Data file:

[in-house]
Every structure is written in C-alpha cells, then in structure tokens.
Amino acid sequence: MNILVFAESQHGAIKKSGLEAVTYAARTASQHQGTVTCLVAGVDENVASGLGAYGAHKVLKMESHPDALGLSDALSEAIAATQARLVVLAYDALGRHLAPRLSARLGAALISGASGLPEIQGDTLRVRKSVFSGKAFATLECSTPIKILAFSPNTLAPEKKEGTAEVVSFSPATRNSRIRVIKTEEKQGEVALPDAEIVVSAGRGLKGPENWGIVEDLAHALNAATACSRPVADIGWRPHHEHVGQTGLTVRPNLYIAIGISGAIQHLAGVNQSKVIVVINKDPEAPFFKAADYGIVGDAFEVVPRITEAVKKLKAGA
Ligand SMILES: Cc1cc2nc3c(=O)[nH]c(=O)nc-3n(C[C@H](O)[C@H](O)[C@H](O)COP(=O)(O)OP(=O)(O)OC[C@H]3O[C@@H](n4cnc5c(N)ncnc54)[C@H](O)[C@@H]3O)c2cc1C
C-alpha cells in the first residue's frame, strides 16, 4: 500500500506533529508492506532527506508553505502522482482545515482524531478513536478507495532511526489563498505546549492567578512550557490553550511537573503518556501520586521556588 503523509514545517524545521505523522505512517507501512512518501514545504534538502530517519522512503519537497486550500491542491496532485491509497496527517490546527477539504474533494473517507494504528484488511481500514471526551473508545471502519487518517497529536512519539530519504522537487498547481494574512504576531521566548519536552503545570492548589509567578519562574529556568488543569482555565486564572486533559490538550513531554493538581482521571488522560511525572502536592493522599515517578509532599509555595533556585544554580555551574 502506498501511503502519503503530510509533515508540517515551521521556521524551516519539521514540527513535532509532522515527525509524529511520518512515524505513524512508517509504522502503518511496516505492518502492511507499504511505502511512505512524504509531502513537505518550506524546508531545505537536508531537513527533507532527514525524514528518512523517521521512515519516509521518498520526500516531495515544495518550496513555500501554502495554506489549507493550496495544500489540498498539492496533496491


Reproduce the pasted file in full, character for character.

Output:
[in-house]
Every structure is written in C-alpha cells, then in structure tokens.
Amino acid sequence: MNILVFAESQHGAIKKSGLEAVTYAARTASQHQGTVTCLVAGVDENVASGLGAYGAHKVLKMESHPDALGLSDALSEAIAATQARLVVLAYDALGRHLAPRLSARLGAALISGASGLPEIQGDTLRVRKSVFSGKAFATLECSTPIKILAFSPNTLAPEKKEGTAEVVSFSPATRNSRIRVIKTEEKQGEVALPDAEIVVSAGRGLKGPENWGIVEDLAHALNAATACSRPVADIGWRPHHEHVGQTGLTVRPNLYIAIGISGAIQHLAGVNQSKVIVVINKDPEAPFFKAADYGIVGDAFEVVPRITEAVKKLKAGA
Ligand SMILES: Cc1cc2nc3c(=O)[nH]c(=O)nc-3n(C[C@H](O)[C@H](O)[C@H](O)COP(=O)(O)OP(=O)(O)OC[C@H]3O[C@@H](n4cnc5c(N)ncnc54)[C@H](O)[C@@H]3O)c2cc1C
C-alpha cells in the first residue's frame, strides 16, 4: 500500500506533529508492506532527506508553505502522482482545515482524531478513536478507495532511526489563498505546549492567578512550557490553550511537573503518556501520586521556588 503523509514545517524545521505523522505512517507501512512518501514545504534538502530517519522512503519537497486550500491542491496532485491509497496527517490546527477539504474533494473517507494504528484488511481500514471526551473508545471502519487518517497529536512519539530519504522537487498547481494574512504576531521566548519536552503545570492548589509567578519562574529556568488543569482555565486564572486533559490538550513531554493538581482521571488522560511525572502536592493522599515517578509532599509555595533556585544554580555551574 502506498501511503502519503503530510509533515508540517515551521521556521524551516519539521514540527513535532509532522515527525509524529511520518512515524505513524512508517509504522502503518511496516505492518502492511507499504511505502511512505512524504509531502513537505518550506524546508531545505537536508531537513527533507532527514525524514528518512523517521521512515519516509521518498520526500516531495515544495518550496513555500501554502495554506489549507493550496495544500489540498498539492496533496491